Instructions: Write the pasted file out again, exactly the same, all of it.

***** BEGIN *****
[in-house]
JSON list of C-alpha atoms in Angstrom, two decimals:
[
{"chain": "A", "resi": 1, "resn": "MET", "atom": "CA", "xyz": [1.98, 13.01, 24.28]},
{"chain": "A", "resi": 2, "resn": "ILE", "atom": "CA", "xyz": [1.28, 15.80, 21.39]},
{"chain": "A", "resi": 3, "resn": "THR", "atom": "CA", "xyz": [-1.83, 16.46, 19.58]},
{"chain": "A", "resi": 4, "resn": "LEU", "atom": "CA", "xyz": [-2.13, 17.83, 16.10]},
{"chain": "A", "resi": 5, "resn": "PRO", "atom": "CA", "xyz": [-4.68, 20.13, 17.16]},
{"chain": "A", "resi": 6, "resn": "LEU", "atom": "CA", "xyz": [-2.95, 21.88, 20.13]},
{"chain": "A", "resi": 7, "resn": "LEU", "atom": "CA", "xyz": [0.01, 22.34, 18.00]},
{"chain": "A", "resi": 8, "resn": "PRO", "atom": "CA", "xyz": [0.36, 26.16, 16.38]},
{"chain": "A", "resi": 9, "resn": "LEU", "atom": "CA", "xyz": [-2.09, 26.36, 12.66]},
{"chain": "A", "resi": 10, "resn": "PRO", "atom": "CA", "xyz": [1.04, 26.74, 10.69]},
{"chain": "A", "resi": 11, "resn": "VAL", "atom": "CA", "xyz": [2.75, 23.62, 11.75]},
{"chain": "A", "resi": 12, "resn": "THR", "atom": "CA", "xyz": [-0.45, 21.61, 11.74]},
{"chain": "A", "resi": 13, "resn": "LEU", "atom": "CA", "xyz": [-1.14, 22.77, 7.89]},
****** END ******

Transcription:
[in-house]
JSON list of C-alpha atoms in Angstrom, two decimals:
[
{"chain": "A", "resi": 1, "resn": "MET", "atom": "CA", "xyz": [1.98, 13.01, 24.28]},
{"chain": "A", "resi": 2, "resn": "ILE", "atom": "CA", "xyz": [1.28, 15.80, 21.39]},
{"chain": "A", "resi": 3, "resn": "THR", "atom": "CA", "xyz": [-1.83, 16.46, 19.58]},
{"chain": "A", "resi": 4, "resn": "LEU", "atom": "CA", "xyz": [-2.13, 17.83, 16.10]},
{"chain": "A", "resi": 5, "resn": "PRO", "atom": "CA", "xyz": [-4.68, 20.13, 17.16]},
{"chain": "A", "resi": 6, "resn": "LEU", "atom": "CA", "xyz": [-2.95, 21.88, 20.13]},
{"chain": "A", "resi": 7, "resn": "LEU", "atom": "CA", "xyz": [0.01, 22.34, 18.00]},
{"chain": "A", "resi": 8, "resn": "PRO", "atom": "CA", "xyz": [0.36, 26.16, 16.38]},
{"chain": "A", "resi": 9, "resn": "LEU", "atom": "CA", "xyz": [-2.09, 26.36, 12.66]},
{"chain": "A", "resi": 10, "resn": "PRO", "atom": "CA", "xyz": [1.04, 26.74, 10.69]},
{"chain": "A", "resi": 11, "resn": "VAL", "atom": "CA", "xyz": [2.75, 23.62, 11.75]},
{"chain": "A", "resi": 12, "resn": "THR", "atom": "CA", "xyz": [-0.45, 21.61, 11.74]},
{"chain": "A", "resi": 13, "resn": "LEU", "atom": "CA", "xyz": [-1.14, 22.77, 7.89]},